Note that the researchers do not just point to the ‘Thatcher‘ era and its ‘rapid rise in income inequality and an increase in unemployment‘ as at the root of this delayed effect now being witnessed under the SNP, but also to the longer-term ‘underlying vulnerabilities in the Scottish population due to historical regional and urban policy.’
Labour shares the blame for this longer-term failure to protect the people of Scotland, going back nearly 100 years.
Perhaps more worrying, the researchers see a risk that recent policies may be creating a new cohort of drug users for whom life will be short too:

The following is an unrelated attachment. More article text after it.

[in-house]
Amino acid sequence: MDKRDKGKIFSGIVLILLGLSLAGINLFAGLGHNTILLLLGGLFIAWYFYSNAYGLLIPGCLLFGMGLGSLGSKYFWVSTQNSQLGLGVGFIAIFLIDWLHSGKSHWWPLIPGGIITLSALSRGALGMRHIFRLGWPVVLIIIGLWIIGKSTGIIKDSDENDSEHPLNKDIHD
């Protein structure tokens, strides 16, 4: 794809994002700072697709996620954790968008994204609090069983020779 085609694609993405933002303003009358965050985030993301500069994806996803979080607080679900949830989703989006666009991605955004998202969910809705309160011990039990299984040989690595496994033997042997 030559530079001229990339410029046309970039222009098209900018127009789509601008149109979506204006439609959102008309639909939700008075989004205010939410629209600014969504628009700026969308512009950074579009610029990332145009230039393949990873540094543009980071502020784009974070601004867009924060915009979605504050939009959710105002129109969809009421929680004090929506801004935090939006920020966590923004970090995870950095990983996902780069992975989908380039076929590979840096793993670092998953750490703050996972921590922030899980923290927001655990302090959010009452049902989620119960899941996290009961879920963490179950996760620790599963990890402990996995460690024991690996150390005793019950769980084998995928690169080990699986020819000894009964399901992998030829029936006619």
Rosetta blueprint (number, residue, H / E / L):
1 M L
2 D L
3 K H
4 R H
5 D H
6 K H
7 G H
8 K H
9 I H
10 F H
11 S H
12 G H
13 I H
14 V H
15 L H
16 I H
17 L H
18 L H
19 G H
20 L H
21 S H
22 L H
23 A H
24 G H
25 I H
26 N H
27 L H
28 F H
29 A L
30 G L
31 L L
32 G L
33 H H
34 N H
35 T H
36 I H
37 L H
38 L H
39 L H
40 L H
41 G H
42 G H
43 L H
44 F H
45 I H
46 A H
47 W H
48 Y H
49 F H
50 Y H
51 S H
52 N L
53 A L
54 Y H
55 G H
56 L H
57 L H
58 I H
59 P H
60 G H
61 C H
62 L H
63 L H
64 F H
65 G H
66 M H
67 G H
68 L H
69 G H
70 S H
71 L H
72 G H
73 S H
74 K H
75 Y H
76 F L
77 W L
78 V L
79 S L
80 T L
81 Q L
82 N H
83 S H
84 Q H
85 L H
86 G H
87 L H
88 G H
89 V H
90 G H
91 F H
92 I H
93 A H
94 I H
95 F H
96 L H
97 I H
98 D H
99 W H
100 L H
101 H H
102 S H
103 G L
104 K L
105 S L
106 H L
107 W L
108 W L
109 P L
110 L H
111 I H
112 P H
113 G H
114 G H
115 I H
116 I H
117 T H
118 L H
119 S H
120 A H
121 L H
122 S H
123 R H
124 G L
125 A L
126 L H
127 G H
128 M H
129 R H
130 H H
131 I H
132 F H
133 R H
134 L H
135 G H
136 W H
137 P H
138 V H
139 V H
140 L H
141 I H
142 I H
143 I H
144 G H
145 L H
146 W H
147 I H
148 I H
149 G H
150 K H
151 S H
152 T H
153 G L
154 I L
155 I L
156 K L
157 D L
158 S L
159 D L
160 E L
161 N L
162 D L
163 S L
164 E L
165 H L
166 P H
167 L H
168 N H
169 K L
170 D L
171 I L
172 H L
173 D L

There is also a risk that more recent exposures to a more ‘flexible’ labour market and greater conditionality and sanctions in the social security system, particularly for young working-age adults, may in time lead to another cohort at high risk [45, 46].
You’ll note that, unlike Massie, the researchers have sources to back them up. You can follow them up at: https://bmcpublichealth.biomedcentral.com/articles/10.1186/s12889-018-5267-2
Thoroughly scientific though it may be and peer-reviewed, unlike the Times, critics will say it’s only one report.
I won’t elaborate fully on these but, making very similar points:
Both the Netherlands and Sweden have much lower rates of poverty than Scotland – crucially, opportunity is spread more evenly across their society. This is a result of the social policy of successive governments in those countries. So it is wider government policy that has the greatest bearing on the scale of a country’s drug problem.